According to a survey by Focus Bari, eight out of ten Greeks consider verbal assault and emotional blackmail to be the most common forms of bullying.
The research, conducted on a sample of 1,000 people aged 16-64 on the views and experiences of the Greek public on the phenomenon of bullying at a young age, was carried out in the context of the nationwide campaign entitled “Speak Now” on the phenomenon of domestic violence and Bullying, from “Smile of a Child”.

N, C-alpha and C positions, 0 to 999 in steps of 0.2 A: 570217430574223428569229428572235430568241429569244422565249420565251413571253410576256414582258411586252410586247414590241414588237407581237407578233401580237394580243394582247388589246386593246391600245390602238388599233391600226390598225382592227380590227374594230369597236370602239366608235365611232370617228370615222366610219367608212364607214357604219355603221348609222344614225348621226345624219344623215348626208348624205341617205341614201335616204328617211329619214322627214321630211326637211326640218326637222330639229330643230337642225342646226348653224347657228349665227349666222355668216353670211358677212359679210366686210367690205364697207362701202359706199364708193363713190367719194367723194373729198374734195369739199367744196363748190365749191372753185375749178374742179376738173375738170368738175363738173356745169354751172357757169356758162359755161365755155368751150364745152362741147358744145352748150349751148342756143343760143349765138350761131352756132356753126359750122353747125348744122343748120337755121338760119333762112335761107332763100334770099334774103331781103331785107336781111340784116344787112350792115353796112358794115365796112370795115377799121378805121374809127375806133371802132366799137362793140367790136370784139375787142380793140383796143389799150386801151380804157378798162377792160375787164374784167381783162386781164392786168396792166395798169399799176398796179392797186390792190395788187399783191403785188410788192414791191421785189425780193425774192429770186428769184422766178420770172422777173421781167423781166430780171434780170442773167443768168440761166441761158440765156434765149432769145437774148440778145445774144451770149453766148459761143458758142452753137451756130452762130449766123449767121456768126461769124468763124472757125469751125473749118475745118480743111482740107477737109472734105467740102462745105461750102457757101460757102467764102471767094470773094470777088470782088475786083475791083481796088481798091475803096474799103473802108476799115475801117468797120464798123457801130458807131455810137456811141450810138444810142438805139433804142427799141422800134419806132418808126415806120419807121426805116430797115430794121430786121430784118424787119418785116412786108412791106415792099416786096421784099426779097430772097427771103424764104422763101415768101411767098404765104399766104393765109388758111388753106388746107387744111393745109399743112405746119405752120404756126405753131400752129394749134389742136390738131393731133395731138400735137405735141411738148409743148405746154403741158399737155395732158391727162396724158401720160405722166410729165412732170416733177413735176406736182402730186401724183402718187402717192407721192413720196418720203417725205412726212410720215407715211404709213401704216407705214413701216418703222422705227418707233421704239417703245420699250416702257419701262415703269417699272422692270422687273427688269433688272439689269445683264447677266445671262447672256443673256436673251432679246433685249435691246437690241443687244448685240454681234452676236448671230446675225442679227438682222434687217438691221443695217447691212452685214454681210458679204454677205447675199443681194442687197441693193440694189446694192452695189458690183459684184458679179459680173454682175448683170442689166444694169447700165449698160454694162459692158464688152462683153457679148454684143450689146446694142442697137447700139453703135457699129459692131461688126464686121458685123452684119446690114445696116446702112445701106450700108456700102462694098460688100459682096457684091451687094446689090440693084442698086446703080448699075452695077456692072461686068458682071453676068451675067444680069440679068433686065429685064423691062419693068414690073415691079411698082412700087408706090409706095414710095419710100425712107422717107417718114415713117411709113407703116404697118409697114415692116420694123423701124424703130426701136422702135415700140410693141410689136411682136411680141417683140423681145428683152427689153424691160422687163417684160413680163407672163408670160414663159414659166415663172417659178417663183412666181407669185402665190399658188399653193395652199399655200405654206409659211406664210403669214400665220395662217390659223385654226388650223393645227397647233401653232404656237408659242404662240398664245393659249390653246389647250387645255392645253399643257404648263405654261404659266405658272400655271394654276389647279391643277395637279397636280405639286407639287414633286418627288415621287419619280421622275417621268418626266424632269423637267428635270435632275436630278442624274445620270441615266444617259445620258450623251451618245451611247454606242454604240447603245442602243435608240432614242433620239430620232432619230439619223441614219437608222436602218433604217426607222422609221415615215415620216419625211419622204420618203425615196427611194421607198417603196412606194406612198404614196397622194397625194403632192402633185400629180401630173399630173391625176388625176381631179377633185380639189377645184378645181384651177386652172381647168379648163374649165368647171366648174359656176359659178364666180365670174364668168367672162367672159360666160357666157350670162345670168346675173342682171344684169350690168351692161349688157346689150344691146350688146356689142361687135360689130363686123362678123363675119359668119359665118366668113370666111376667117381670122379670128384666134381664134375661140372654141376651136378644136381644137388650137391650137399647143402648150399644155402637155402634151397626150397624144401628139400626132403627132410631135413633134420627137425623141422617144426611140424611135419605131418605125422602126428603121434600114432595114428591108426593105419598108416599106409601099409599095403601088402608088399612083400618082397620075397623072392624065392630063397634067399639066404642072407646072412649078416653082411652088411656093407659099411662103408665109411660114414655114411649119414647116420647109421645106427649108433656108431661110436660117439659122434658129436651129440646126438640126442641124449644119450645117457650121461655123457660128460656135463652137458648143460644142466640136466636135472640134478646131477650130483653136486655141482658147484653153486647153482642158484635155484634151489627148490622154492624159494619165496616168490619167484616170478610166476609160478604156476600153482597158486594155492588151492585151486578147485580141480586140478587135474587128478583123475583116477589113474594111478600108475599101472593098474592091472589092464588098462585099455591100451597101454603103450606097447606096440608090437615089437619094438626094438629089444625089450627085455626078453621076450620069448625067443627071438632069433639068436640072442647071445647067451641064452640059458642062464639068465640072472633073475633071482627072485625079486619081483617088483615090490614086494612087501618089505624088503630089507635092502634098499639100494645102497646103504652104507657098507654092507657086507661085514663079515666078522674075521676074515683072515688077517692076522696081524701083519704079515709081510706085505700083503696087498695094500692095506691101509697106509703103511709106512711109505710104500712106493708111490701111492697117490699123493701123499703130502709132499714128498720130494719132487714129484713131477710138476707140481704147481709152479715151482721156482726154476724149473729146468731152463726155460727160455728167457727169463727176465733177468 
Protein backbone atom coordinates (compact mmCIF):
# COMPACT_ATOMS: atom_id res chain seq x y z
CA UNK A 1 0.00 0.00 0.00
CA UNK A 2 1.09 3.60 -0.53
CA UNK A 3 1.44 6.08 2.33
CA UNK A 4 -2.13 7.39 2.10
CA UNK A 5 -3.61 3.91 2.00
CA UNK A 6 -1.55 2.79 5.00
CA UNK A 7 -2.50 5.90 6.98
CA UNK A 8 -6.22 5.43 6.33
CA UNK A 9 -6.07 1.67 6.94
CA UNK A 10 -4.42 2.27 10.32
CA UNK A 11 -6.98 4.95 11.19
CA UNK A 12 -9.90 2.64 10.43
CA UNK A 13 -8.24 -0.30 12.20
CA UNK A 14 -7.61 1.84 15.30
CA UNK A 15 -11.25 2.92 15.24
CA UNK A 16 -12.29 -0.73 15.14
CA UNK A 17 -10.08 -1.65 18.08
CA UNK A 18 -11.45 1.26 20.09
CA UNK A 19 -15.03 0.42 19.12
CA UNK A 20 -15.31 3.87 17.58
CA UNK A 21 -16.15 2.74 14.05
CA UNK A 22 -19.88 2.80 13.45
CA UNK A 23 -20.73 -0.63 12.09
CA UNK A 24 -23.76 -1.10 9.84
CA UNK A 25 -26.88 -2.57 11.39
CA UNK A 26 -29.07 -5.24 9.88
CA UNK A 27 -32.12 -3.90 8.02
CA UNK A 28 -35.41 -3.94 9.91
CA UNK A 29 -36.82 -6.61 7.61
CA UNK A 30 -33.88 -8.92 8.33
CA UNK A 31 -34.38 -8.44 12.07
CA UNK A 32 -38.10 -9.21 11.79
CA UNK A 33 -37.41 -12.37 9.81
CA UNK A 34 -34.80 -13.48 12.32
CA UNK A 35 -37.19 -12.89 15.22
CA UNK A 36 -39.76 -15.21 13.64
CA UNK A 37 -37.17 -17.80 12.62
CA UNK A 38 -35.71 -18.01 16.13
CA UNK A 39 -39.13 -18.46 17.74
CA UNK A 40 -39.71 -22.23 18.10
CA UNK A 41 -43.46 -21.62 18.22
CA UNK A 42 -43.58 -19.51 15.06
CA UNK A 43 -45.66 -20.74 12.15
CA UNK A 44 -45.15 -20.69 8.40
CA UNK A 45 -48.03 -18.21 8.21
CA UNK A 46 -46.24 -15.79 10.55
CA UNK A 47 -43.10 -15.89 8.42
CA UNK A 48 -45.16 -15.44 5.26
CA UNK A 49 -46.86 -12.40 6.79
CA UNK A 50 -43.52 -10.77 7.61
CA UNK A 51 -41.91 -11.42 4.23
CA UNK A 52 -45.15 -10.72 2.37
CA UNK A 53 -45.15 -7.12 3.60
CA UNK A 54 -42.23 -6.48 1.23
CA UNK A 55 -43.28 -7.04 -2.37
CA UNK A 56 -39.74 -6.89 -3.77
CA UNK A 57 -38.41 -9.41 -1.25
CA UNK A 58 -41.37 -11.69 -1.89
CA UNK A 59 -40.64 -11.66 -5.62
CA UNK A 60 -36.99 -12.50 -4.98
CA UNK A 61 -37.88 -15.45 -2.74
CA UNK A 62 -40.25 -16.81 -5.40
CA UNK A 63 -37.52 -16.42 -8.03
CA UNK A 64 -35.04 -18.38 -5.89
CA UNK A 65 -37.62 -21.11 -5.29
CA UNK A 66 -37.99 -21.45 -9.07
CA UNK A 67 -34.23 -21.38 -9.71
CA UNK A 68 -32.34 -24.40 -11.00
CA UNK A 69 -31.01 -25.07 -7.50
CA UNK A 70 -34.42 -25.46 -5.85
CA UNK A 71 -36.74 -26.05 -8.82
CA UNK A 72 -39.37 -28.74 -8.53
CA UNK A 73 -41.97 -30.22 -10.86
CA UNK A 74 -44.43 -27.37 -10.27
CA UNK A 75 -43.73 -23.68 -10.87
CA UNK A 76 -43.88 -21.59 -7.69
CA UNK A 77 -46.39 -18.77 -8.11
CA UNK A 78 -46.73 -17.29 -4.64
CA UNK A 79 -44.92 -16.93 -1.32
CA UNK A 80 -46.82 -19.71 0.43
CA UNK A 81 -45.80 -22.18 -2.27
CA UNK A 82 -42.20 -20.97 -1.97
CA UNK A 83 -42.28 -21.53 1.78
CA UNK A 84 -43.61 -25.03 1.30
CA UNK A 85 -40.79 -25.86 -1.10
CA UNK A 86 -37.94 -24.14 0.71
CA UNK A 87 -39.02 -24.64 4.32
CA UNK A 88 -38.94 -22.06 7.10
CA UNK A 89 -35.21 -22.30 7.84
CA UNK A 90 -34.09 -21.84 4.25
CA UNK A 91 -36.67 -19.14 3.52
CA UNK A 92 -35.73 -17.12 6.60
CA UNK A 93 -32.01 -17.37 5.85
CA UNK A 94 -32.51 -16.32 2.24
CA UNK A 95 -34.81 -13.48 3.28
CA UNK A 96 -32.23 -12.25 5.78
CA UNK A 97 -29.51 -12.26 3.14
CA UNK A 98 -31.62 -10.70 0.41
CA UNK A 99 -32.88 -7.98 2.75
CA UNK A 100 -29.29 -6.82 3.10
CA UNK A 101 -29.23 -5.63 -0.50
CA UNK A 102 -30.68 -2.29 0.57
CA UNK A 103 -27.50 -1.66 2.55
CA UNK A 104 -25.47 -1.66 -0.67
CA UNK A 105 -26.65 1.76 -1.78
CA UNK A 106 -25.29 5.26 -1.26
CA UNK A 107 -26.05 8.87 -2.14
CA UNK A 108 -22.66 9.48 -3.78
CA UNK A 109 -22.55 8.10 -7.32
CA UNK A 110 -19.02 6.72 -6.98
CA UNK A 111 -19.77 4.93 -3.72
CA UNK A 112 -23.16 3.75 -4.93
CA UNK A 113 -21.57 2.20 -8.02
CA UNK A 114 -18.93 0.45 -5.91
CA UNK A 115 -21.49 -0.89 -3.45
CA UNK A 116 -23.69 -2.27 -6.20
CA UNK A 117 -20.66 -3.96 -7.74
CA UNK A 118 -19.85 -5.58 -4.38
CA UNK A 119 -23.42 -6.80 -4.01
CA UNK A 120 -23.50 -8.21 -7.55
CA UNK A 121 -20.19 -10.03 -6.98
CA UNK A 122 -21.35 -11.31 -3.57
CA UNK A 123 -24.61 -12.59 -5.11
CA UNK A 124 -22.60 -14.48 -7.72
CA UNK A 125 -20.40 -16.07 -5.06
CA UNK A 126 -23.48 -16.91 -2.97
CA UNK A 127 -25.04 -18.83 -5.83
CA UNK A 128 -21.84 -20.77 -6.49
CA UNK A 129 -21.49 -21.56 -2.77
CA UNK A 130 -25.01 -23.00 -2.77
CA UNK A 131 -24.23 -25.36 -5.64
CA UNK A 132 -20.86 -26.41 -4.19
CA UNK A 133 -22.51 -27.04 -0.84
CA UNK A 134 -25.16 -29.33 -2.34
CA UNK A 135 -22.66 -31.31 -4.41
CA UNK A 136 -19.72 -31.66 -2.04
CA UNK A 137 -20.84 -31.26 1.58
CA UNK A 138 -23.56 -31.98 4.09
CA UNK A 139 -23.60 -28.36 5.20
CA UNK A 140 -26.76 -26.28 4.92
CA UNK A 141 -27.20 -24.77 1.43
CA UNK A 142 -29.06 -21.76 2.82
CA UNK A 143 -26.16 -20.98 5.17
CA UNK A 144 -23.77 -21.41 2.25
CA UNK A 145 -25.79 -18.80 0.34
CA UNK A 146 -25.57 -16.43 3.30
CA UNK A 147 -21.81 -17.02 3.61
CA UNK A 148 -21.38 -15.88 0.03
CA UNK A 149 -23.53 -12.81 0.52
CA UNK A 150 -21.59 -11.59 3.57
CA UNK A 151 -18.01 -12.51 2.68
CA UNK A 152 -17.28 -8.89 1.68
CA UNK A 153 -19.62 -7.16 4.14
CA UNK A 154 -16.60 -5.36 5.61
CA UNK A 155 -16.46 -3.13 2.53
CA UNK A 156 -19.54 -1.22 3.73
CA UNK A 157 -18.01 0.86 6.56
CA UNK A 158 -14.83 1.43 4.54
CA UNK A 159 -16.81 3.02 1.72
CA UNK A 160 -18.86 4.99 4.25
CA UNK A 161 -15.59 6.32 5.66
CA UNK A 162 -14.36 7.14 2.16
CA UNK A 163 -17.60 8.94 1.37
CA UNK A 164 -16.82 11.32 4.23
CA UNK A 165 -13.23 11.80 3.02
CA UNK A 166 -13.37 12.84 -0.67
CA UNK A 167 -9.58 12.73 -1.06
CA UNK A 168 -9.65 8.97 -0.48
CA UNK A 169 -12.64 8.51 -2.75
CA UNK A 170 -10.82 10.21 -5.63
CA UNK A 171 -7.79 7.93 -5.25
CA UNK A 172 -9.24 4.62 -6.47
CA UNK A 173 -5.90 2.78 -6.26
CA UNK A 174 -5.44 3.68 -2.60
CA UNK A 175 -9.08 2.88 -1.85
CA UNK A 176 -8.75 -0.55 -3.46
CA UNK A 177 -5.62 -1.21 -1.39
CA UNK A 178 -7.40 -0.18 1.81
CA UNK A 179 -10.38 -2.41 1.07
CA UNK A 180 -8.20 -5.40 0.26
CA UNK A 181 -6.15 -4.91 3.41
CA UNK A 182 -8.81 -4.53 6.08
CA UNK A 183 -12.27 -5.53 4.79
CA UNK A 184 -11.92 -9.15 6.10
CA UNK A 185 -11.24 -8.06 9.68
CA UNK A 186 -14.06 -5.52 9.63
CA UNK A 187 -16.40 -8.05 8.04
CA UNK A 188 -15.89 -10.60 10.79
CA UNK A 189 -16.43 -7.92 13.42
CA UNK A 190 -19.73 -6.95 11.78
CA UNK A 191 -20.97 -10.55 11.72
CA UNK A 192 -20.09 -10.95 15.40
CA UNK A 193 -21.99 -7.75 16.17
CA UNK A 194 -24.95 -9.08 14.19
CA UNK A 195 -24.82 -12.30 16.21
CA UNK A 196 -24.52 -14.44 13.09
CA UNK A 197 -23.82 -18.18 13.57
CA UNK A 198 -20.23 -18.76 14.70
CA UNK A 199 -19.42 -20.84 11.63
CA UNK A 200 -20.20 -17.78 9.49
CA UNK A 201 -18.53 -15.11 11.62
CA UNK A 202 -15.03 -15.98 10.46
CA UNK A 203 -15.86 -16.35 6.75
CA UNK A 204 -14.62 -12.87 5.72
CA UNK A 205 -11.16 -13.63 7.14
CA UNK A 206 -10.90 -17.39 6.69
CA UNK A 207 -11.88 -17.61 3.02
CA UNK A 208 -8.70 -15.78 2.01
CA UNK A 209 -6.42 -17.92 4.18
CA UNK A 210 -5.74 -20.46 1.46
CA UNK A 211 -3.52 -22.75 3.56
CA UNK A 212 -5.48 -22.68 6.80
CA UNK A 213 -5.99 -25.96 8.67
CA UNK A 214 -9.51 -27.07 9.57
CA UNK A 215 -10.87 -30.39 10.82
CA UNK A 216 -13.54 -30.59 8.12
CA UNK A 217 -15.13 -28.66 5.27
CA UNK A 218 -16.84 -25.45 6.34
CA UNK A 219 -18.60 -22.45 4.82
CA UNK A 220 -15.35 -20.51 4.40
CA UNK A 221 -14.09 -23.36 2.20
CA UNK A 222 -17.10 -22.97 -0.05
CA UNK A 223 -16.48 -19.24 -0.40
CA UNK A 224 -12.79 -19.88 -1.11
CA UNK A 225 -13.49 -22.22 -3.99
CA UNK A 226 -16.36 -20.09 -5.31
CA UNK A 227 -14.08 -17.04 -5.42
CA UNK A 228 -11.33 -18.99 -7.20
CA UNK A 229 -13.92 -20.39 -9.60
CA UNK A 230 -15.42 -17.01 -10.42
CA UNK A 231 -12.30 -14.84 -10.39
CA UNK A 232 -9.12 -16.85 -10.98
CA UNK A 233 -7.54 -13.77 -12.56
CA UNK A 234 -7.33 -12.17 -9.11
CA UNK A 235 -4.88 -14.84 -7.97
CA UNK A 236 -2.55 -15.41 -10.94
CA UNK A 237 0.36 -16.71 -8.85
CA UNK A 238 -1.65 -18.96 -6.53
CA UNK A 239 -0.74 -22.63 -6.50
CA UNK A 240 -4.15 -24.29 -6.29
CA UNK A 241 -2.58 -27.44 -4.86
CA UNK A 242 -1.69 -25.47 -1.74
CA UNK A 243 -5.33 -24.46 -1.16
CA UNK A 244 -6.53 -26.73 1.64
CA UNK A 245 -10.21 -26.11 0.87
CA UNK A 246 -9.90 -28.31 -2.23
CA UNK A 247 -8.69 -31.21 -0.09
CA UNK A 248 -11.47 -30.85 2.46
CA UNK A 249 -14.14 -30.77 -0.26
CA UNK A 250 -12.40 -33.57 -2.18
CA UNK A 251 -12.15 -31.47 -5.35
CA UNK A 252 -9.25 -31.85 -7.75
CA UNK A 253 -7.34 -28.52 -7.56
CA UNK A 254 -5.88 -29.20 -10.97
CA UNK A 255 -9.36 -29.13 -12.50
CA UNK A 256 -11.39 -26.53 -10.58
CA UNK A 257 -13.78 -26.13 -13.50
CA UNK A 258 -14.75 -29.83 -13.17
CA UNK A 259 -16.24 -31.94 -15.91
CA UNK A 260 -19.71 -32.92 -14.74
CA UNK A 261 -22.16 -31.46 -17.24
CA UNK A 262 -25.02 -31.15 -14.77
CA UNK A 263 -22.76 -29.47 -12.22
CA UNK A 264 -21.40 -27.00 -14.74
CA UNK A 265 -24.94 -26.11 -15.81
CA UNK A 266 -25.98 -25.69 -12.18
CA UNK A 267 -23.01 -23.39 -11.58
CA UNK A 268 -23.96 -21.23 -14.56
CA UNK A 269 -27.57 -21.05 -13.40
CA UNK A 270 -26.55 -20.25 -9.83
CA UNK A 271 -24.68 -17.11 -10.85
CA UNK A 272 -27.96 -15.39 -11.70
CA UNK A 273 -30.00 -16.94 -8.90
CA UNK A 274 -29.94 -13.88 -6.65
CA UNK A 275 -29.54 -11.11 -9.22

60% of Greeks state that they have personally been bullied in childhood or adolescence, with the phenomenon showing the same proportion of men and women. The main places where bullying takes place seem to be education venues.
Bullying is practiced mainly by peers, with the main reason being their need to stand out, to “make fun”, to imitate others, but also out of feelings of inferiority.
Research shows that when bullied, a child feels fear, despair / angst, but also shame, misery and guilt, while the majority of bullied children do not talk about it or ask for help from anyone.
Finally, the minority of children who ask for help are mainly addressed to their parents, and to a lesser extent to some official institution.